UT Medical Center program encourages drug addicted mothers to detox
Doctors from the UT Medical Center offered some promising statistics amid an ongoing opioid crisis.
Births of drug dependent babies in East Tennessee have decreased 12 percent. In Knoxville alone, those births have decreased 18 percent.
Dr. Robert Elder said a big part of that is the way doctors are treating drug addicted pregnant women at UT Medical Center: through detox.
On Wednesday, the American Congress of Obstetricians and Gynecologists approved detox as an acceptable treatment for those patients who do not have access to medical assisted therapy.
A program at UT Medical Center offers guidance for women who are addicted and expecting. The women are offered an option of whether they want to maintain a drug habit with methadone, or detox.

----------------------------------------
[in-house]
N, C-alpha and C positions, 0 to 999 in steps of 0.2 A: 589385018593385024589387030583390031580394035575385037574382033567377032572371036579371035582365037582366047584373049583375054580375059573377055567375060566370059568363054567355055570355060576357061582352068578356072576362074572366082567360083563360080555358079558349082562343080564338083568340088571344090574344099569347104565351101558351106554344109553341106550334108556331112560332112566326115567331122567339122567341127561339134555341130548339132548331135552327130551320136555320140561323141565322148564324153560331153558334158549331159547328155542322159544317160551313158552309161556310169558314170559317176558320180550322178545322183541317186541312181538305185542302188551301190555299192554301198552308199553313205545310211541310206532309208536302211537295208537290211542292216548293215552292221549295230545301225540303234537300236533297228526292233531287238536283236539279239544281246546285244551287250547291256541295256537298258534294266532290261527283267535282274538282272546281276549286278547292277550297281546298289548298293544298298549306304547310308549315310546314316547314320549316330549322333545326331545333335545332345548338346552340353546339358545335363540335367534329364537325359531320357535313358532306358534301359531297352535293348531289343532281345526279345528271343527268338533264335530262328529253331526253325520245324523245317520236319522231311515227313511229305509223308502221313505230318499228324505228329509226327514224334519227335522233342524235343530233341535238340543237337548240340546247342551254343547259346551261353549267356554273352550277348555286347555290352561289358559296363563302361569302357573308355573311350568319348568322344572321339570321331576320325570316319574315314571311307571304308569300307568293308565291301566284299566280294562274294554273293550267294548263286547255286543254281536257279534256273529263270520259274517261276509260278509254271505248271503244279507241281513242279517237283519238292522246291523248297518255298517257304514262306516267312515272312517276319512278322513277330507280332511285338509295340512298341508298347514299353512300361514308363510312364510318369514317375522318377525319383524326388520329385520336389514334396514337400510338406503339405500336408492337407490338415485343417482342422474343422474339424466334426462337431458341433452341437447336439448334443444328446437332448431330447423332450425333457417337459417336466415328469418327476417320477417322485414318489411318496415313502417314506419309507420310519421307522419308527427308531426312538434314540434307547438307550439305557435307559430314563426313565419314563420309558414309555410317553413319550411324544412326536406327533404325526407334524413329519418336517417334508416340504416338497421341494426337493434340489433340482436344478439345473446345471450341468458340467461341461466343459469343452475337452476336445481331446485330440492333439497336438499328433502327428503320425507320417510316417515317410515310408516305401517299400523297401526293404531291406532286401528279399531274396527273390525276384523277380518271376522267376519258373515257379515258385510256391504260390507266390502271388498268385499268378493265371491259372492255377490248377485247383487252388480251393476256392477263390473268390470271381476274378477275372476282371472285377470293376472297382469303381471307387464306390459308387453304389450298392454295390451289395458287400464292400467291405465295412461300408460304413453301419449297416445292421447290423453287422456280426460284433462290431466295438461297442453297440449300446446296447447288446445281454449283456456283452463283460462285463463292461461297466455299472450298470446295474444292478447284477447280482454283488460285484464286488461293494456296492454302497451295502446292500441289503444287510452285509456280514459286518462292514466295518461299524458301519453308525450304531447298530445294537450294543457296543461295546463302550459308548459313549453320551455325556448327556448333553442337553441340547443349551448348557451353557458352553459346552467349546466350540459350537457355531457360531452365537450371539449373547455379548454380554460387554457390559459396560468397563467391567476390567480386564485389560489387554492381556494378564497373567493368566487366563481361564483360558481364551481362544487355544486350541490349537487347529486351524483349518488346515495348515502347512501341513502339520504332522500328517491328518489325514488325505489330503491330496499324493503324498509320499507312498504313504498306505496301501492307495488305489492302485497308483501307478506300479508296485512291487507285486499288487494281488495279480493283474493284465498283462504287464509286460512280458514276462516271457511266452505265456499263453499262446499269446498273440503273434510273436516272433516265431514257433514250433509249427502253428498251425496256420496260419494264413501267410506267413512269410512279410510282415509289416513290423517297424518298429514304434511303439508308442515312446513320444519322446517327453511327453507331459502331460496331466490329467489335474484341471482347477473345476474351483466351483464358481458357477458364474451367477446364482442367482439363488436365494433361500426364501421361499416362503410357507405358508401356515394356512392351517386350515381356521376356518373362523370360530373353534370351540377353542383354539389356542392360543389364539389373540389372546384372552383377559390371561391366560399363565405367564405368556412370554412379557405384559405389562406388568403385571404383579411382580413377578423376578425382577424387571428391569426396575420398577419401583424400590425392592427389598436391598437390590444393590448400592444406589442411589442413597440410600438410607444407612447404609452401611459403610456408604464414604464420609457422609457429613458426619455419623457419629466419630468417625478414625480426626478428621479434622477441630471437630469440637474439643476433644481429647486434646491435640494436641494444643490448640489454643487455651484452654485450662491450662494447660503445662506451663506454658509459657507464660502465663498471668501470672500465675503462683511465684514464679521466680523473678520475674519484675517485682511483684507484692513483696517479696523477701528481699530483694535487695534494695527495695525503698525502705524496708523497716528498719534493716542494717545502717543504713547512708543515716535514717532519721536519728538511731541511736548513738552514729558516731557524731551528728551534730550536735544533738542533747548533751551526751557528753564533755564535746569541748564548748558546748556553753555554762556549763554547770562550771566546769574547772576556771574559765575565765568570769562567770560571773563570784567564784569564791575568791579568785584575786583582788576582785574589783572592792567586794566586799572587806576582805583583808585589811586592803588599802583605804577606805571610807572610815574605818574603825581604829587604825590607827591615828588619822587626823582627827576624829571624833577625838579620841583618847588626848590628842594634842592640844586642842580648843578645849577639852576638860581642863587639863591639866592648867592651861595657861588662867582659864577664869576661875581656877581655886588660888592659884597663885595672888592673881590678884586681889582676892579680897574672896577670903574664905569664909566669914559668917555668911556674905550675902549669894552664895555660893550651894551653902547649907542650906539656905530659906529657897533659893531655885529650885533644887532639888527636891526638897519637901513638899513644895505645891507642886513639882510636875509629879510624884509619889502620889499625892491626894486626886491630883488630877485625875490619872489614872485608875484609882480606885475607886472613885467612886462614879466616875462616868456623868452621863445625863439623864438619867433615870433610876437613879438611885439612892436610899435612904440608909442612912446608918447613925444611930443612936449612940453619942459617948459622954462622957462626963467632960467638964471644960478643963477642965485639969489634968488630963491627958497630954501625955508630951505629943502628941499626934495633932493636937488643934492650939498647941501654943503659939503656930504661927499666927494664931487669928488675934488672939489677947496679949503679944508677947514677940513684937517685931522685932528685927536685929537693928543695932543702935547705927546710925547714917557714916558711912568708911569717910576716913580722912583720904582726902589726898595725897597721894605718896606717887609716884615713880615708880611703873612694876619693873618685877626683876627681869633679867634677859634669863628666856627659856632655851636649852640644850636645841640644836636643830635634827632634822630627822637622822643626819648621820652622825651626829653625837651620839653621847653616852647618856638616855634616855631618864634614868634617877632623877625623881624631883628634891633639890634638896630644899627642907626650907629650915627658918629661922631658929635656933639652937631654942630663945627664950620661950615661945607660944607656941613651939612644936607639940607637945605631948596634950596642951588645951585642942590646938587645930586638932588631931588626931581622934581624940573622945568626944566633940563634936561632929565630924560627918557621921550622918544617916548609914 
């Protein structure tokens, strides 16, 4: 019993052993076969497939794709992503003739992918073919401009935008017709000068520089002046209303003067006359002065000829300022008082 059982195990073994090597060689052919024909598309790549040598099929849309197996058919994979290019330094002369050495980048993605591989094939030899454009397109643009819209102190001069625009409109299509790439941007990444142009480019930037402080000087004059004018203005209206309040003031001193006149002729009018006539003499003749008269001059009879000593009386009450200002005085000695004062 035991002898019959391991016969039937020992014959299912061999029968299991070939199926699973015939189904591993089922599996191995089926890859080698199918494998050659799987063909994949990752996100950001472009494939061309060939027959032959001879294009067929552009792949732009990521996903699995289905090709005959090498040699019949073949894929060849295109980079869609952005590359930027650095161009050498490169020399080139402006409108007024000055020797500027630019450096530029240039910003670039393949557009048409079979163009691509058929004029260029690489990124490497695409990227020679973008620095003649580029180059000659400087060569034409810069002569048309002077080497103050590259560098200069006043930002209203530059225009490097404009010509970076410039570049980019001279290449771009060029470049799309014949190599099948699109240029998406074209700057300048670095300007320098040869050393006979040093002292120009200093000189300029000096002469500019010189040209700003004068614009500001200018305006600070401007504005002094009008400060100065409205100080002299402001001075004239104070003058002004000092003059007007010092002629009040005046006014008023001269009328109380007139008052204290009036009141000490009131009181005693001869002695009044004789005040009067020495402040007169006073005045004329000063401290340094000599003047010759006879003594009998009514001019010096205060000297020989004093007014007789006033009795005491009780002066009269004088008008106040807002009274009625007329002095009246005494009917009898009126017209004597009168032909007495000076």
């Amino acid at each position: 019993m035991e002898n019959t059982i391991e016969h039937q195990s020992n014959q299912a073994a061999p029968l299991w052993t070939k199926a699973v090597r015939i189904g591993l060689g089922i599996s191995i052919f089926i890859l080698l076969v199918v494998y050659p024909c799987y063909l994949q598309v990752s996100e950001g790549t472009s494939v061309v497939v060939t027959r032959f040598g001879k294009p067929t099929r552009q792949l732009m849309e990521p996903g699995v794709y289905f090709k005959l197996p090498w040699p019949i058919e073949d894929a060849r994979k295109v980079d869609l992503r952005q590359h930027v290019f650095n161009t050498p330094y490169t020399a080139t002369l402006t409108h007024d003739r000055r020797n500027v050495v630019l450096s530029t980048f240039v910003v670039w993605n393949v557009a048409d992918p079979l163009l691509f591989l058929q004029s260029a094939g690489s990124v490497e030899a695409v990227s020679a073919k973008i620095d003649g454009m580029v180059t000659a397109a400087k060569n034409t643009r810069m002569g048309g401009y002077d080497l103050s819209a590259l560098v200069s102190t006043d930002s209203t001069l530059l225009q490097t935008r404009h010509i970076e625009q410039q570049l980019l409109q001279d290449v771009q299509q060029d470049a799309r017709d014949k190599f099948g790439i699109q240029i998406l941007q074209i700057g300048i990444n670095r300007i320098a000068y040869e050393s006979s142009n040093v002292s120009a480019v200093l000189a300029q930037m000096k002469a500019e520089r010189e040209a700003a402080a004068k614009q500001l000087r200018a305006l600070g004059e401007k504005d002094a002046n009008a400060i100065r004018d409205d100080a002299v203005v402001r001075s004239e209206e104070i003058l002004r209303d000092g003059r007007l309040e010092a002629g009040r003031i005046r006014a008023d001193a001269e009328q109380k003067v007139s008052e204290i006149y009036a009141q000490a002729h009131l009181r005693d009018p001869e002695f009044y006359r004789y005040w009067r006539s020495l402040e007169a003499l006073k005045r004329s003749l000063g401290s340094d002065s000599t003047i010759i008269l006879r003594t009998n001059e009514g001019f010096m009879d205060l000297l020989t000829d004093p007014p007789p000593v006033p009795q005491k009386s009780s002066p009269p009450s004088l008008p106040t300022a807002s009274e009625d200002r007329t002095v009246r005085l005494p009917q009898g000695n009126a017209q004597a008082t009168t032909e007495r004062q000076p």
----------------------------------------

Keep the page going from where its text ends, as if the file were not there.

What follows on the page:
In the past, doctors used methadone to treat drug addicted mothers. This method would get mothers off of the street drugs they were using, and were able to maintain a dosage of methadone while in treatment.
Research on the detox treatment program was pioneered by Dr. Craig Towers. For a long time, there was a stigma against pregnant women undergoing detox. The research done by Dr. Towers proves that detox is not harmful to the baby.
"It's easy to think of them as somebody that's just out there using drugs and they don't care about life but you would not believe the histories that these women have," said Dr. Towers. "These women are using opiates to just feel normal, not to get high."
According to Dr. Towers, about 80 percent of the mothers who enter the program at UT Medical Center want to detox.
Dr. Towers said the fact that detox is not harmful will open the doors to more research. Doctors plan to take a look at the long-term outcome of kids who underwent the treatment in the womb.